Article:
Also, when traveling overseas, I find I’m most conspicuously American when I order coffee. In Paris I was disappointed by the delicate demitasse of coffee I was served. I want (need?) a HUGE Frickin’ American coffee. Is it rude to order three at a time?

  23. Andrew Hall
    Andrew Hall July 1, 2008 9:01 am at 9:01 am

    I gotta wonder about how CC is doing w/ its stand-alone store on High. When I spin by during the AM commute time, it seems rather barren.

    A.

  24. Stacky July 1, 2008 12:44 pm at 12:44 pm

    joev wrote

    Also, when traveling overseas, I find I’m most conspicuously American when I order coffee. In Paris I was disappointed by the delicate demitasse of coffee I was served. I want (need?) a HUGE Frickin’ American coffee. Is it rude to order three at a time?

    Sheesh, everything that’s extra large or in excess or attempting to take over the world is labelled as American :?

    But it reminded me of stuff I’d like to throw out there- the existence of good coffee to be found in cities outside of the US that were there before the chains. I get disappointed when the popular facts seem to suggest that Americans need to be hit over the head with an easily-accessible, medium experience in order to open their eyes to other options down the road. Obvious places like Paris, London, Firenze, Barcelona but newer ones like Melbourne, Sydney, Auckland – are known for great coffee houses and didn’t need a Starbucks on every corner to light the spark (though Dublin, Shanghai and Hong Kong seem to have more resently discovered coffee shops thanks to the Gloria Jean’s or other chains). Maybe it just reminds me of another stereotype that we find it difficult to look beyond our own borders for ideas or to learn from others’ mistakes.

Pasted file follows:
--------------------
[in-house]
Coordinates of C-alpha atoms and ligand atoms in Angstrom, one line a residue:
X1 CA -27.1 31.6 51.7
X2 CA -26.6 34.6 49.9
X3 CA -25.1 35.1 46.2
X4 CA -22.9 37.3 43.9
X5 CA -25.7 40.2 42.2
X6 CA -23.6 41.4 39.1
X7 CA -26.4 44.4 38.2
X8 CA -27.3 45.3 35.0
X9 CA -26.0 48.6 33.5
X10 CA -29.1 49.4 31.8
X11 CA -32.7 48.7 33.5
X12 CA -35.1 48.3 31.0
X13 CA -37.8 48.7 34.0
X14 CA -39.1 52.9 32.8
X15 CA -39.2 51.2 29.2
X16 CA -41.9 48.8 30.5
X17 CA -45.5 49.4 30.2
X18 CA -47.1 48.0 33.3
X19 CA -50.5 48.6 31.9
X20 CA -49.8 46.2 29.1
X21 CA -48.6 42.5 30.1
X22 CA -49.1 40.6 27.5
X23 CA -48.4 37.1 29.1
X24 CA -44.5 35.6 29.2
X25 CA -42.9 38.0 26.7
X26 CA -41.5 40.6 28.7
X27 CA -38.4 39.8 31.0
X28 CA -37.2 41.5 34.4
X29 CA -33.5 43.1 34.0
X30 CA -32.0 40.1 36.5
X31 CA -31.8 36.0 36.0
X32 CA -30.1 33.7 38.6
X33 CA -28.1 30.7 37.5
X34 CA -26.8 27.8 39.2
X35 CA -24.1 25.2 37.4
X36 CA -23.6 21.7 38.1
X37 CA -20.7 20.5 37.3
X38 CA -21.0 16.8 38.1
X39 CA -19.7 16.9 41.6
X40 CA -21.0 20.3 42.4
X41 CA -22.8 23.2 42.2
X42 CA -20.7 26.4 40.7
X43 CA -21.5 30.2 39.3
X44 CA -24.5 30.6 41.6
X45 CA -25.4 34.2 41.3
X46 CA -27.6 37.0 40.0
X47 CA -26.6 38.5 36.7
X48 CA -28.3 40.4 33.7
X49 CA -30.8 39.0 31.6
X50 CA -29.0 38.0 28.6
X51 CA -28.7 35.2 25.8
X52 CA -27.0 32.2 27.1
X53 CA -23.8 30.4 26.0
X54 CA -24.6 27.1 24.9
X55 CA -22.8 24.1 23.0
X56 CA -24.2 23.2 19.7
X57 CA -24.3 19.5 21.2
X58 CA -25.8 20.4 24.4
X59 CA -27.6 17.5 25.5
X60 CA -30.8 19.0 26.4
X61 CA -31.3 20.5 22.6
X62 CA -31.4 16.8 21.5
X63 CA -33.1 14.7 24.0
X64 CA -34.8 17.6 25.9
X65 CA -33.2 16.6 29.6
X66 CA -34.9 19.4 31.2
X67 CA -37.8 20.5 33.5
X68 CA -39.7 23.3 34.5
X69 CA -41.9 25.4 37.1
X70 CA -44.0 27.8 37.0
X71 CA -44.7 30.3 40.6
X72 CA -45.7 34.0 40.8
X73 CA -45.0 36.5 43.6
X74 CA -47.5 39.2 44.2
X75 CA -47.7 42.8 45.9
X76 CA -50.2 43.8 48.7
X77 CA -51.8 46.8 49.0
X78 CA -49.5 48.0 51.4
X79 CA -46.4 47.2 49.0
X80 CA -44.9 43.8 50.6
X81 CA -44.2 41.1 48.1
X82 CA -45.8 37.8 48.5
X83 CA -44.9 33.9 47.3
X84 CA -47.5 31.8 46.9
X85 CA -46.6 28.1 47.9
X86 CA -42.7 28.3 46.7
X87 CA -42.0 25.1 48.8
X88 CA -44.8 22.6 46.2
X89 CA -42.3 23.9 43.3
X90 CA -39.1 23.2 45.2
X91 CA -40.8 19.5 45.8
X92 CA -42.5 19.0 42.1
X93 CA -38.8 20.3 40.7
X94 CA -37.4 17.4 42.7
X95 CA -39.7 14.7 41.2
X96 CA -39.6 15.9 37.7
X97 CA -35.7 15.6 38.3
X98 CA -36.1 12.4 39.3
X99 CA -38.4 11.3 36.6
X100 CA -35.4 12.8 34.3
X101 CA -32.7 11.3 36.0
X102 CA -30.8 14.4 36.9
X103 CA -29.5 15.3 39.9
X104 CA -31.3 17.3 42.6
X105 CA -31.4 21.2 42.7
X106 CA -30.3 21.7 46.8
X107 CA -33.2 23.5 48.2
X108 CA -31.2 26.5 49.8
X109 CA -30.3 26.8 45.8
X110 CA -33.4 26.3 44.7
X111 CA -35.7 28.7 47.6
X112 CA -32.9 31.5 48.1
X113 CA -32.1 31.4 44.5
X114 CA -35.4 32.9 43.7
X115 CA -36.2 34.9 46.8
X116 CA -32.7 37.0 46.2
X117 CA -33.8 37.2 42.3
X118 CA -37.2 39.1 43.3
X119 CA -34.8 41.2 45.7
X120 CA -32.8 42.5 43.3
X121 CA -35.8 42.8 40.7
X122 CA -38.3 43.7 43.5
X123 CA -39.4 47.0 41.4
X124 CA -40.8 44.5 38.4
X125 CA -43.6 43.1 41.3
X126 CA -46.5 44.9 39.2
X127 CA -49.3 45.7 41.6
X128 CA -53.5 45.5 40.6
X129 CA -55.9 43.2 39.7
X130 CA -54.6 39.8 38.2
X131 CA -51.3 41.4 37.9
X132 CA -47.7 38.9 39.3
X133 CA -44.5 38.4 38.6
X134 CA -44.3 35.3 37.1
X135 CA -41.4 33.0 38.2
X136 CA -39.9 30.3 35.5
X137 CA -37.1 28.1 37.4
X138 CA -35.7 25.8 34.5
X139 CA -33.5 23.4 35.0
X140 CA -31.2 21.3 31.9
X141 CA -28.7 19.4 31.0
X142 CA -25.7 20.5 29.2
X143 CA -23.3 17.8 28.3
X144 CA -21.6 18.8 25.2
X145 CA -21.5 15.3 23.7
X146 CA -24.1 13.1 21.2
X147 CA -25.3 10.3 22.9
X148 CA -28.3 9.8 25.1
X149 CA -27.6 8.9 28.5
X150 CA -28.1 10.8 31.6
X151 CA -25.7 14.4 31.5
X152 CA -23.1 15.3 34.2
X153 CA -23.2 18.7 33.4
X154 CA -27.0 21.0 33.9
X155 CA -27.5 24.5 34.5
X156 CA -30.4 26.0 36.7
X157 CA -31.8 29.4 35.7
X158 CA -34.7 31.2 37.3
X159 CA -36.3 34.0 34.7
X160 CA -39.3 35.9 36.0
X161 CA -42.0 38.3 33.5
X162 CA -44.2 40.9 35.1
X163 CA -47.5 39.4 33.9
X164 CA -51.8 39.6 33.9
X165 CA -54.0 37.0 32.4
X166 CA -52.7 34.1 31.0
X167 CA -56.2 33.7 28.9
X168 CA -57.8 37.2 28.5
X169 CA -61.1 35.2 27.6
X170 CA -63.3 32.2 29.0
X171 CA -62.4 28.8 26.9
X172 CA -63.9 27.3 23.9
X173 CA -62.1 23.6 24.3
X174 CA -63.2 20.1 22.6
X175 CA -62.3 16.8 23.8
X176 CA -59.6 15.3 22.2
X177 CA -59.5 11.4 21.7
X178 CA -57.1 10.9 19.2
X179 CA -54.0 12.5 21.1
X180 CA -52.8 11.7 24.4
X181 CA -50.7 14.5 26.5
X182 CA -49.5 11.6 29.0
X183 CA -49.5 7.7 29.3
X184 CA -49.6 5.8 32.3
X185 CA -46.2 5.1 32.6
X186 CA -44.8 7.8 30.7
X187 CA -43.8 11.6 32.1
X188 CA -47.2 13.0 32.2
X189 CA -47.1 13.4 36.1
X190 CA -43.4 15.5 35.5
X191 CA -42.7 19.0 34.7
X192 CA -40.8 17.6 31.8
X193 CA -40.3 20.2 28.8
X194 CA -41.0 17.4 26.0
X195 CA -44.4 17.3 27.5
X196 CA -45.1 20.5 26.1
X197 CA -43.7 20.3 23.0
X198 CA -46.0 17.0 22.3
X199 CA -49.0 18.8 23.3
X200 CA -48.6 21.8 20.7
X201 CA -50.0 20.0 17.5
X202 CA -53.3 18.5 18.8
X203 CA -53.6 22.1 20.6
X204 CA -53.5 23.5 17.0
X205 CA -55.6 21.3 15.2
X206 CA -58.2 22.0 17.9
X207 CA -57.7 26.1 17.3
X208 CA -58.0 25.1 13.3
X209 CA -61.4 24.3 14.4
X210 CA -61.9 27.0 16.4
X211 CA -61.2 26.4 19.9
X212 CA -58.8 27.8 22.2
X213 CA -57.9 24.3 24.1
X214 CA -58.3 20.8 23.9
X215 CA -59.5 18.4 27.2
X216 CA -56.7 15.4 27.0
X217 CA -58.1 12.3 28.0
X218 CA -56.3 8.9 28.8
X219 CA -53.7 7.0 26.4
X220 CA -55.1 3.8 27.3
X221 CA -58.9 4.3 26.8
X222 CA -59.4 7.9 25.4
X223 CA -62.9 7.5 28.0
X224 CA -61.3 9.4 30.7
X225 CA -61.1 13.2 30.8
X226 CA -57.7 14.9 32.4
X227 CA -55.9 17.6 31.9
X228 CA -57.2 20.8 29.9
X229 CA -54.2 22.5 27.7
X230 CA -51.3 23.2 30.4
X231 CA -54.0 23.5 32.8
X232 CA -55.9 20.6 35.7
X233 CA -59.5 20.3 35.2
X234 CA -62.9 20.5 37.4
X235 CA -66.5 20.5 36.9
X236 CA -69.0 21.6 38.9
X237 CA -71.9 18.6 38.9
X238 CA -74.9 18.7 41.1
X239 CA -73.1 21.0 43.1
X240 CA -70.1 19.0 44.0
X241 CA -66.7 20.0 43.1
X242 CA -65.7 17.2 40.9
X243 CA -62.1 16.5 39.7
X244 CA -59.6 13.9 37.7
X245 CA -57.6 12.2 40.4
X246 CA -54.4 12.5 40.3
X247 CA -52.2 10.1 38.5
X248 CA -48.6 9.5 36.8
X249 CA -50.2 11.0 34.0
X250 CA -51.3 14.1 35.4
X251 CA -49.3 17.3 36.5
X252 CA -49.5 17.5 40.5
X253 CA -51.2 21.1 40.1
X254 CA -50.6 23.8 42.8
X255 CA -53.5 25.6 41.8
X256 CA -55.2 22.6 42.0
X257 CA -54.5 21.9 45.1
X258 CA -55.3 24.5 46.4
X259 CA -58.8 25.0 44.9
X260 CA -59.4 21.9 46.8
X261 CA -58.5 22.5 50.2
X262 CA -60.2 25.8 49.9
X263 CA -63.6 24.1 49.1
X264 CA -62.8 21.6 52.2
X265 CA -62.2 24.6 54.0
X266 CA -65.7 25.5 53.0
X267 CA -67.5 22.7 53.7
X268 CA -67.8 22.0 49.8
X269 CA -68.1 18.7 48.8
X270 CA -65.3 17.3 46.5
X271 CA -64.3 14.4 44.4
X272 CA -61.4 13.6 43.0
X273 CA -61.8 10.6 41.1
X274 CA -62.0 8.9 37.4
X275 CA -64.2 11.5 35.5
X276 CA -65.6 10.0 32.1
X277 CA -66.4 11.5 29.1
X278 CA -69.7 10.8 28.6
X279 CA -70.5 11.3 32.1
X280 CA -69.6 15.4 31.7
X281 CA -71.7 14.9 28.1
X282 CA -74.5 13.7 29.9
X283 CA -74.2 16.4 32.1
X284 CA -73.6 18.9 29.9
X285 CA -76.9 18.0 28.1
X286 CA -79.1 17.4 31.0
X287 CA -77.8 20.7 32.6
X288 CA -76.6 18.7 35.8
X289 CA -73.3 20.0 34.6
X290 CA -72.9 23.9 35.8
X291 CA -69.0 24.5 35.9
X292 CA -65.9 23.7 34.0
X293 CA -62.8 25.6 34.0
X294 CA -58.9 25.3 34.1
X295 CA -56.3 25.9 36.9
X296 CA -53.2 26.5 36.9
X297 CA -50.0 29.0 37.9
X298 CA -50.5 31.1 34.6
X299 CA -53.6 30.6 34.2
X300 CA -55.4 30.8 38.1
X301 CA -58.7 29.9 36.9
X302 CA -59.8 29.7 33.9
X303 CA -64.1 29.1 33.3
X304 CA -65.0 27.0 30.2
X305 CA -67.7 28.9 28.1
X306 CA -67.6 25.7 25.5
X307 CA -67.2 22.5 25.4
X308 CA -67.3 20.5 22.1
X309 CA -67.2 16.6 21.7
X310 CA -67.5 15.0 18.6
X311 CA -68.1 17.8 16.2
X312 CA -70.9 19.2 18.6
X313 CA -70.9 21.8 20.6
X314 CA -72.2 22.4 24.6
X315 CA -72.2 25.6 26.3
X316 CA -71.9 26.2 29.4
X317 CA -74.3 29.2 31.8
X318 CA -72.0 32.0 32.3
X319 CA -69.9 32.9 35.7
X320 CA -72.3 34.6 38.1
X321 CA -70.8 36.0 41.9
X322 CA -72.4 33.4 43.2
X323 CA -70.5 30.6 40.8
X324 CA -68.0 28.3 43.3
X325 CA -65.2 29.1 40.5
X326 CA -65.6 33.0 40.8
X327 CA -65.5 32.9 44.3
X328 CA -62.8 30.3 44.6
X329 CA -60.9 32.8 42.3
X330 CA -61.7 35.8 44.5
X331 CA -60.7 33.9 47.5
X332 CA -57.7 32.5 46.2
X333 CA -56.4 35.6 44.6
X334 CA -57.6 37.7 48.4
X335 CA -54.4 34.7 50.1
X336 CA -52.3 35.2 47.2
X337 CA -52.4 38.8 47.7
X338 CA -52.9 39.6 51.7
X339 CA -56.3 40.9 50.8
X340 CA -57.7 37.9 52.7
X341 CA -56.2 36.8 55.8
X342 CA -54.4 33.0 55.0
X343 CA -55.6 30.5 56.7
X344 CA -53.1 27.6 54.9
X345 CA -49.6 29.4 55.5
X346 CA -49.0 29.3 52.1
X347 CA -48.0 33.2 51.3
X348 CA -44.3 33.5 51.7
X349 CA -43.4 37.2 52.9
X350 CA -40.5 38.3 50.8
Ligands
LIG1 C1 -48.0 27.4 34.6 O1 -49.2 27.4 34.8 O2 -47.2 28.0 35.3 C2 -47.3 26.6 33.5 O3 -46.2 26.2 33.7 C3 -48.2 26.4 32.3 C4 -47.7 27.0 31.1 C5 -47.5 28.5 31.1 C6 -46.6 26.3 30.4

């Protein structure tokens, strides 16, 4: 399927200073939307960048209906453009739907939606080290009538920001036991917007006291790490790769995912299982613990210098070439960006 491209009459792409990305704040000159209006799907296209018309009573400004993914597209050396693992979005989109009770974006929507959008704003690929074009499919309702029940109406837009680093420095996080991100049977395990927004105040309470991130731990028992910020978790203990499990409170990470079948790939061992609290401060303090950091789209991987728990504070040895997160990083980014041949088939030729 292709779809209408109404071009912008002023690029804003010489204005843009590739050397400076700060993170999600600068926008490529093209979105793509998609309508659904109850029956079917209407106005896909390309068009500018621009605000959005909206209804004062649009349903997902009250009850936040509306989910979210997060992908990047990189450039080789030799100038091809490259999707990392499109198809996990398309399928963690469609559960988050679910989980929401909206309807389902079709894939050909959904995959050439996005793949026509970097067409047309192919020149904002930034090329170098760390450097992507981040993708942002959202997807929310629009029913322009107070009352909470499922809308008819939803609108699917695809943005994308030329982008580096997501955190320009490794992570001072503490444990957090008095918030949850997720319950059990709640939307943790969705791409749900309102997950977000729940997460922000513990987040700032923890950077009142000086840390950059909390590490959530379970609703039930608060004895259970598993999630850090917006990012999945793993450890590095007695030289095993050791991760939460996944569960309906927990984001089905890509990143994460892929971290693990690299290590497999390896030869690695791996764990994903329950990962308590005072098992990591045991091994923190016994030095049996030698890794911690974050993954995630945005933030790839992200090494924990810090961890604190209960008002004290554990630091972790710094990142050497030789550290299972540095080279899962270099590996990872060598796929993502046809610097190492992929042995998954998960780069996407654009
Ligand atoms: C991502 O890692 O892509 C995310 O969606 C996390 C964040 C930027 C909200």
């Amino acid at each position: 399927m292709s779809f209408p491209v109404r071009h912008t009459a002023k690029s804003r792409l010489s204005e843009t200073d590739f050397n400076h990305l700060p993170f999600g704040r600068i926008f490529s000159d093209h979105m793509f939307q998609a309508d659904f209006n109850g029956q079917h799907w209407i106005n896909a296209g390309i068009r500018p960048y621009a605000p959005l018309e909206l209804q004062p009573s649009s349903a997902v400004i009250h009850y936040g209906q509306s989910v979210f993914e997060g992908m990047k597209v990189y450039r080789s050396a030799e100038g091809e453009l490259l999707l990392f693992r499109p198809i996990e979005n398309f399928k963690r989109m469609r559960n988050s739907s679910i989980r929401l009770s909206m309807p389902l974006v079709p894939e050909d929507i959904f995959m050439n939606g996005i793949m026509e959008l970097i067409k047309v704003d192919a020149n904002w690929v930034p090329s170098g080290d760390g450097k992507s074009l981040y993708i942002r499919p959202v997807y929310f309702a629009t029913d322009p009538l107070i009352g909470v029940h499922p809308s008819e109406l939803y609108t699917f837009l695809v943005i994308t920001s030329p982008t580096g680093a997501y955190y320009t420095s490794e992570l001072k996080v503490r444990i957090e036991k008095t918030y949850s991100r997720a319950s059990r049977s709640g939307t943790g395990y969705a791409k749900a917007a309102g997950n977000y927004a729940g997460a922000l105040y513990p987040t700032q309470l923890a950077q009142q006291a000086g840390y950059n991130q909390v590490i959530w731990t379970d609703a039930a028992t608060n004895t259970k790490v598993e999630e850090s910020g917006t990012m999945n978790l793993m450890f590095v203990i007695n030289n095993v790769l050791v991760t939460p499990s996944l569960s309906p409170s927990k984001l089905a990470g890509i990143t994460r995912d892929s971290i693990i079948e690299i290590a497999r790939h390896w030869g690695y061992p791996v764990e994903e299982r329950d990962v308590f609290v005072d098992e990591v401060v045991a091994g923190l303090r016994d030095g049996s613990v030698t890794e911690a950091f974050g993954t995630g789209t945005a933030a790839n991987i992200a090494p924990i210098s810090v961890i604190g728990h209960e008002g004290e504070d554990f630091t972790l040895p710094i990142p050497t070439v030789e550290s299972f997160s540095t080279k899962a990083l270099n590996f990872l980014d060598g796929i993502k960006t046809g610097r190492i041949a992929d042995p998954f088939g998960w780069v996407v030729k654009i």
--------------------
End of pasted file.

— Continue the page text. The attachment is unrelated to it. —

And what about Burlington, VT? This place has prevented Starbucks (along with McDonalds and WalMart) from bedding down and taking over in the city center and still manage to inspire great coffee shops- they don’t need the competitive aid of a monstrous chain, they have eachother to play the market game. Sure, its convenient whilst traveling on the road to stop in for a caffeine fix along the highway, but I wouldn’t miss them if restricted to the outskirts of the city centers in more places throughout the States.